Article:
of our one world who suffer the devastation
of natural – and not-so-natural – disaster.
We pray for the lands where the harvest seems one
of hatred and of death; where terrorism, cruelty, and
war raise bitter crops of misery and vengeance.
We give thanks for the harvests of earth and spirit.
We pray that all who are denied them now will
soon receive their bounty through the workings of
your love in human hearts like ours.
This we ask in the spirit of Jesus
and all your messengers.
Reading A Harvest of Gratitude by Percival Chubb
Once more the fields have ripened to harvest, and the fruitful earth has fulfilled the promise of spring.
The work of those who labour has been rewarded: they have sown and reaped, planted and gathered.
How rich and beautiful is the bounty gathered: the golden grain and clustered corn, the grapes of purple and green.
The crimson apples and yellow pears, and all the colours of orchard and garden, vineyard and field.
Season follows after season, after winter the spring, after summer the harvest-laden autumn.
From bud to blossom, from flower to fruit, from seed to bud again, the beauty of earth unfolds.
From the harvest of the soil we are given occasion to garner a harvest of the heart and mind:
A harvest of resolve to be careful stewards of all life’s gifts and opportunities.
A harvest of reverence for the wondrous power and life at work in the things that grow, and in the soul.
A harvest of gratitude for every good which we enjoy, and of fellowship for all who are sustained by earth’s beauty.
Time of Stillness and Reflection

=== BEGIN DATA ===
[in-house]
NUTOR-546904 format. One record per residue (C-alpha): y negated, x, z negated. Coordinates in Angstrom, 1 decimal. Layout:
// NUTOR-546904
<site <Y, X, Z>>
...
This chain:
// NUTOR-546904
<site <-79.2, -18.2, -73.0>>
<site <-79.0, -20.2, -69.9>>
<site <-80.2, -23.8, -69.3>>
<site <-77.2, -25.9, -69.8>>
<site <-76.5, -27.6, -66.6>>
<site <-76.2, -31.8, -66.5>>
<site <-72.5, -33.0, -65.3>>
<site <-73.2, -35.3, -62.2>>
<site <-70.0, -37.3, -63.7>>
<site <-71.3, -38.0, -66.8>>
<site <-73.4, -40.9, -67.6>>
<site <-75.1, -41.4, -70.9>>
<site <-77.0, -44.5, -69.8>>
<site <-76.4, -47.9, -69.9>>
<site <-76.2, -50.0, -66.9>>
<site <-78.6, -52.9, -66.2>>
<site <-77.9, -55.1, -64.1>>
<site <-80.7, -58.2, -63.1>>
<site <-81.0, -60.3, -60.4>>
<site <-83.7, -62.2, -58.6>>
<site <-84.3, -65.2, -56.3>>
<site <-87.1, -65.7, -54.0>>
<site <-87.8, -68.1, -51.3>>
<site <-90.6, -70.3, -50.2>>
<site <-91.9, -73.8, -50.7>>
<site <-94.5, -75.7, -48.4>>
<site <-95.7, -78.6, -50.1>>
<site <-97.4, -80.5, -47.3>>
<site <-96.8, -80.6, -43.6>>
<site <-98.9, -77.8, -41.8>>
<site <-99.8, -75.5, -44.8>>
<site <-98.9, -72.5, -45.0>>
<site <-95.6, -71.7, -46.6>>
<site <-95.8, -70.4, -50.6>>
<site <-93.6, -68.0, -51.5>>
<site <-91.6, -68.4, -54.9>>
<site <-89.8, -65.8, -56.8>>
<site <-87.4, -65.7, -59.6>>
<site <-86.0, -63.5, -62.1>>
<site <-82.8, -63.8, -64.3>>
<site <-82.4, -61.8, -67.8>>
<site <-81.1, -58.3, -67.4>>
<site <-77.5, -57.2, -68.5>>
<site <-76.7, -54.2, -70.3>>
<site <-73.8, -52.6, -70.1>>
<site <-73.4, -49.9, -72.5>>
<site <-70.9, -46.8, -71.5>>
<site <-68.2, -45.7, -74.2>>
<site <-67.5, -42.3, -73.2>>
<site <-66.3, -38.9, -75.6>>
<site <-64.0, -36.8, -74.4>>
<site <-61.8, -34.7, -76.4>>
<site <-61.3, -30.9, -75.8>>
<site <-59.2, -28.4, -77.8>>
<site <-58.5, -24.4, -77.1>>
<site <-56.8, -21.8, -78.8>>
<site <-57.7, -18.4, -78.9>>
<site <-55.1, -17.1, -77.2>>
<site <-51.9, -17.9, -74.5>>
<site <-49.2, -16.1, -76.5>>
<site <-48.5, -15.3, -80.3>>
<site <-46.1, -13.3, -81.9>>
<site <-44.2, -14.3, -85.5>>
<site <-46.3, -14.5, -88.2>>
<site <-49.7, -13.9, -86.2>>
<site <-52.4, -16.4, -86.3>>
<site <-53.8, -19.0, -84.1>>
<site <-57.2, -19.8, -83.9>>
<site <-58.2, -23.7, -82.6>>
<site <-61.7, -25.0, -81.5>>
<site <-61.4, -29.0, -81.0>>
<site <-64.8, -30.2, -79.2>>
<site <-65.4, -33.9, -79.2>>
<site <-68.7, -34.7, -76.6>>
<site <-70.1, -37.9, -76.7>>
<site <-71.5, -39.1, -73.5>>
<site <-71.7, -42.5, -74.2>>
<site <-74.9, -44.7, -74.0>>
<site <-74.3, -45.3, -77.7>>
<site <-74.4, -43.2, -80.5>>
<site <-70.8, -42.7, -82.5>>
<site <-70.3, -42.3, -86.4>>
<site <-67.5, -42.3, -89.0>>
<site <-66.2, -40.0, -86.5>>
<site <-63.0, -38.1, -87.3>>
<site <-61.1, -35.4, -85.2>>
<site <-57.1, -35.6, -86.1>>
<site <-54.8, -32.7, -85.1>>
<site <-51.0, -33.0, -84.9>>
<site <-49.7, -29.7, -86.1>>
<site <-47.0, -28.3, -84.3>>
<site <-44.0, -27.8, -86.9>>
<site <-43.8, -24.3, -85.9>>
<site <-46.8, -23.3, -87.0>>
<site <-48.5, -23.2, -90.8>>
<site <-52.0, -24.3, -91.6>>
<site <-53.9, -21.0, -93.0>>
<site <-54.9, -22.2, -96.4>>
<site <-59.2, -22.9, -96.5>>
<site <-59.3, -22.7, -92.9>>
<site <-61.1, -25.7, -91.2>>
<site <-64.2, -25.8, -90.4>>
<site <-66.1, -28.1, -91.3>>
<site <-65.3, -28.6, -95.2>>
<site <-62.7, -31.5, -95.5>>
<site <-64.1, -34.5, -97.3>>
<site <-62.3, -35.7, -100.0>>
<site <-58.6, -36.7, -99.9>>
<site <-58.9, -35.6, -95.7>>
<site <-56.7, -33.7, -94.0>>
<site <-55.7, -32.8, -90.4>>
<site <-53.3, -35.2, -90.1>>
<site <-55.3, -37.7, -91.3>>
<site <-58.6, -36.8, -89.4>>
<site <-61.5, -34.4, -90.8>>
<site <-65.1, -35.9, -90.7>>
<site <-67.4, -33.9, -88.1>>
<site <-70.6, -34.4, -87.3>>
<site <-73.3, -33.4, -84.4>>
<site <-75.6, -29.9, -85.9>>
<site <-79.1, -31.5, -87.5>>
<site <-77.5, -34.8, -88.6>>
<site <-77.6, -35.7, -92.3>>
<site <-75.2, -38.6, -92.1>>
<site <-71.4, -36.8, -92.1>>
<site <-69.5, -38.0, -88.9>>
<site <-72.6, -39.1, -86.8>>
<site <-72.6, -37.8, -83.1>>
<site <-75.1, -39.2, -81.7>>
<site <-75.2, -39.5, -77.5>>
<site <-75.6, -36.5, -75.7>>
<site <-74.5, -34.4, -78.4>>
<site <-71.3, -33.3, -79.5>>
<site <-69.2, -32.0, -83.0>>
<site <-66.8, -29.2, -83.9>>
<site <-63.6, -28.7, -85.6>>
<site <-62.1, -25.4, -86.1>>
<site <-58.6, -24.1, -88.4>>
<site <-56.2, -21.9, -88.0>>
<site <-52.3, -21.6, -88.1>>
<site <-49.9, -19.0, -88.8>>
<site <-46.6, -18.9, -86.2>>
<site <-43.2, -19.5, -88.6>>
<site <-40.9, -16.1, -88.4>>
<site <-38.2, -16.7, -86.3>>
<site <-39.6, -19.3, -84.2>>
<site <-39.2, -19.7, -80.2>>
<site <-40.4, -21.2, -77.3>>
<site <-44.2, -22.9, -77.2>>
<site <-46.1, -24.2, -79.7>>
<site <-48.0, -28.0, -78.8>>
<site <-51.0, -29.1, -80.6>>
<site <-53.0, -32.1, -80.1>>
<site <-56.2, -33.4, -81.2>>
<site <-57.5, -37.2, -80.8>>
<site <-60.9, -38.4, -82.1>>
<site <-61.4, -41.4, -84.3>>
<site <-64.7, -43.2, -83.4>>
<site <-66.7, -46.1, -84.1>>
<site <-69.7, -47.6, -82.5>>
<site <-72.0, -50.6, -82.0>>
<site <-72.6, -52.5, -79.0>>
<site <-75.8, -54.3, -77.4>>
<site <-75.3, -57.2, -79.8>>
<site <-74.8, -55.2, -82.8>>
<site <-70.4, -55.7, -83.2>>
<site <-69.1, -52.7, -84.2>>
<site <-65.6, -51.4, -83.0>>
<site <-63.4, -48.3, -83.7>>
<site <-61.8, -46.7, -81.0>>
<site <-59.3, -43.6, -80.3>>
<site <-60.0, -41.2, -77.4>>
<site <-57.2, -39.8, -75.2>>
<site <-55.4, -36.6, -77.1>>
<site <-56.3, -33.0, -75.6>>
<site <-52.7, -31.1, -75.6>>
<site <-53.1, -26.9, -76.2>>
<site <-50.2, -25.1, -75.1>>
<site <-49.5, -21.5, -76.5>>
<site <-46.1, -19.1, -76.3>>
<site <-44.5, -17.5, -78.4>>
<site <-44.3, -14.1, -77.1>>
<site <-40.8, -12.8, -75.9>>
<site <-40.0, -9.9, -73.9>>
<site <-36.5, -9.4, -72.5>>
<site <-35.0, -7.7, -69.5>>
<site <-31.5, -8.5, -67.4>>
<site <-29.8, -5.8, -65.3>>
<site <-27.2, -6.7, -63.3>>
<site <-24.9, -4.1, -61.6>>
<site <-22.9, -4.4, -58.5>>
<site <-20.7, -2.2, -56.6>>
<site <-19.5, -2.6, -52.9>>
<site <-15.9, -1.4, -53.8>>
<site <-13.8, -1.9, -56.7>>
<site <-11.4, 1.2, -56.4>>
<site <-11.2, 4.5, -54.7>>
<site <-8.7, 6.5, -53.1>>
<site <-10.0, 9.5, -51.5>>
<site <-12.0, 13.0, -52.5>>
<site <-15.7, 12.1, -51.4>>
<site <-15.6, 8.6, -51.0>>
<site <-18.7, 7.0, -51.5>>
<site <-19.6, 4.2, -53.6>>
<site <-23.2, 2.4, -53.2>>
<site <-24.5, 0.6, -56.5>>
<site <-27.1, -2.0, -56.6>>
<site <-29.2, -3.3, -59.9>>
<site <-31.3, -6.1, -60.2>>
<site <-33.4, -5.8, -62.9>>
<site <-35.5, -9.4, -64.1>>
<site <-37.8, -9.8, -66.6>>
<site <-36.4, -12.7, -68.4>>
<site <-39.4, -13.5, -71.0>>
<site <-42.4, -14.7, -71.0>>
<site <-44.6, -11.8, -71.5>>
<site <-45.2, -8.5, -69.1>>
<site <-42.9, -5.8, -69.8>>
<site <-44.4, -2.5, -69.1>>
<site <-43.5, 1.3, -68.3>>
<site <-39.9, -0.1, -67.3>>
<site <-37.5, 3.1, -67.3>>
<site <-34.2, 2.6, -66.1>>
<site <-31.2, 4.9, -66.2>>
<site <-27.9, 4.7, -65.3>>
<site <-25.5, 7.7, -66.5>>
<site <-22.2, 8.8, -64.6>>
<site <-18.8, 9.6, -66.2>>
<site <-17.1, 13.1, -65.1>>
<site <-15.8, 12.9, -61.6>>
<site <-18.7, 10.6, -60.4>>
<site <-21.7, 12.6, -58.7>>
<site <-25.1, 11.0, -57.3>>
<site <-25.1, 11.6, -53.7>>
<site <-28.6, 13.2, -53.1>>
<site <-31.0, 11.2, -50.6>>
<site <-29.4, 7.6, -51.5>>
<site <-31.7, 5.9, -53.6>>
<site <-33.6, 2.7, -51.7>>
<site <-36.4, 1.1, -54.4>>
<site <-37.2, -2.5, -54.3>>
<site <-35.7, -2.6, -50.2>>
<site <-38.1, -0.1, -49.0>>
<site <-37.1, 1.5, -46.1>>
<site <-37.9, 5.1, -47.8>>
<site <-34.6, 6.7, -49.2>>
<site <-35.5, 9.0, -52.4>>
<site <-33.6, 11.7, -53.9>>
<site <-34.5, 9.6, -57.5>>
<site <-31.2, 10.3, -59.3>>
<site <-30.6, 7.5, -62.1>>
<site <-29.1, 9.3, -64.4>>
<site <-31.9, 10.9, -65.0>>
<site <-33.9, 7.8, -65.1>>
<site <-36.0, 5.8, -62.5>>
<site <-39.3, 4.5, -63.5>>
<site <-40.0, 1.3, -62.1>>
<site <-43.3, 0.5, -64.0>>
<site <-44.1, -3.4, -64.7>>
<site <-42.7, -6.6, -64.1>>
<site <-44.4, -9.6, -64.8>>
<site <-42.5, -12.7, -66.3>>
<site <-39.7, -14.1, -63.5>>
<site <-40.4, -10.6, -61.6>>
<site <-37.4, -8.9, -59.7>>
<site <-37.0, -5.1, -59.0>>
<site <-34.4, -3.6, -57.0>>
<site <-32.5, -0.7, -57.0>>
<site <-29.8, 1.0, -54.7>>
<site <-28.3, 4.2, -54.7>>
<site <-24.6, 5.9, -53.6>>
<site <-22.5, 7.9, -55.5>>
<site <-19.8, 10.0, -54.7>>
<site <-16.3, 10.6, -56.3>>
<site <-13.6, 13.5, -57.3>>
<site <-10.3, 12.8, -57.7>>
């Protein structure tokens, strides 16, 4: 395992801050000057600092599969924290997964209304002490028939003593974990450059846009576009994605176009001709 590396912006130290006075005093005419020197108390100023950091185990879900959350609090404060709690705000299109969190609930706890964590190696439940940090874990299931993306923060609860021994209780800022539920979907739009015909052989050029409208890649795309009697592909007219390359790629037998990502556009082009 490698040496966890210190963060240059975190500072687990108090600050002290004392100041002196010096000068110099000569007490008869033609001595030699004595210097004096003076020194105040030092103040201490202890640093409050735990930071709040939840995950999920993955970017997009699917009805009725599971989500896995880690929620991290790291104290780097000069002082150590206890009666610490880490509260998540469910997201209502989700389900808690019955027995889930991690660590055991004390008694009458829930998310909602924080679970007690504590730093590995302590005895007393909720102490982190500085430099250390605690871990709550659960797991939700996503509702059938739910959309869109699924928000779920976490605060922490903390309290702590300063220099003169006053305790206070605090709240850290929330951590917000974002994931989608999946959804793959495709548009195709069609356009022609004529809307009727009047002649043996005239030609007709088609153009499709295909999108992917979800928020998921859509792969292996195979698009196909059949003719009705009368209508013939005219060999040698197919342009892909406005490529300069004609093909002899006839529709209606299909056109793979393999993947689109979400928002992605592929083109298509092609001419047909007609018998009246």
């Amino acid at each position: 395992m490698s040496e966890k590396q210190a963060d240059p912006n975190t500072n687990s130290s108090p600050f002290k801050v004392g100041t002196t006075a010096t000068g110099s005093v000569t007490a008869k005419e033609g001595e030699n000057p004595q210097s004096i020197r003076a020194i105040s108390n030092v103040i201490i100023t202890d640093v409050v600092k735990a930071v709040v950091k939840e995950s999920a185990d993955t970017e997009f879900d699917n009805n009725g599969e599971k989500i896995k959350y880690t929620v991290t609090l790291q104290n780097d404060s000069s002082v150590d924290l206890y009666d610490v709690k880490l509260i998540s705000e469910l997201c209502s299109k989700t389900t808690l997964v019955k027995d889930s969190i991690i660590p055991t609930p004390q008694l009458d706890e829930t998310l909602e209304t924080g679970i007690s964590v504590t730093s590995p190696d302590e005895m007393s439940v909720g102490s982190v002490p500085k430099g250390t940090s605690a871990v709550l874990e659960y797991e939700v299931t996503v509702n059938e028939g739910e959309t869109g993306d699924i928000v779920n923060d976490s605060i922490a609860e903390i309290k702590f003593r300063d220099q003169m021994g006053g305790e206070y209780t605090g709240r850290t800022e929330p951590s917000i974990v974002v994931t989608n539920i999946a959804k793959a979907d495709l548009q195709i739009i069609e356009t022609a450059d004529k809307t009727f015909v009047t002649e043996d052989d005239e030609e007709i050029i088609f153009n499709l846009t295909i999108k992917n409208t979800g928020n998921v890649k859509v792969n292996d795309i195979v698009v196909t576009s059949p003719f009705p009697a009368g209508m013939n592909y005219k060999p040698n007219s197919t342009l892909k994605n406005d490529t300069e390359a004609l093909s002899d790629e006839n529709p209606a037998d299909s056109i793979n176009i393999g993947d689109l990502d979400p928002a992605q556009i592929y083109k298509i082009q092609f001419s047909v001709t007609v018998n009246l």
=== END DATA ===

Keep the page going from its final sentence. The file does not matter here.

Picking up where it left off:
Creator of all, we thank you for once again bringing the annual miracle of growth to fruition.
We thank you for the sunshine and the rain, combining to nurture the plants and help them to grow.
We thank you for the good soil of the earth, which feeds the seeds and enables them to burgeon and bear fruit.
Make us aware that we are the guardians of the earth; that it is the only one we have; and that it is our duty to preserve it for future generations.
Help us to make wise choices, so that we can save what we still have; and try to put back something of what we and past generations have squandered.
Remind us that we are the lucky ones, with full bellies, clean water and full store cupboards; help us to remember that for the vast majority of the world’s people, such things are a luxury beyond imagining. Let us give thanks in the silence…
Help us to turn our prayers into action and to strive for a fairer world.
Creator of all, hear our prayer. Amen
Address Harvest and Thanksgiving
This is a beautiful time of year. The long heat of the Summer is over and we can settle down and enjoy some warm, golden days before the Winter sets in. In our hemisphere at least, and in spite of the not-so-wonderful Summer we’ve had, the harvest has largely been gathered in, although this doesn’t mean what it once did. For the last few days and weeks, the sounds of this traditional agricultural task have been drifting in through my open window, reconnecting me with the rhythms of the natural world. Even if it is now largely done by machines.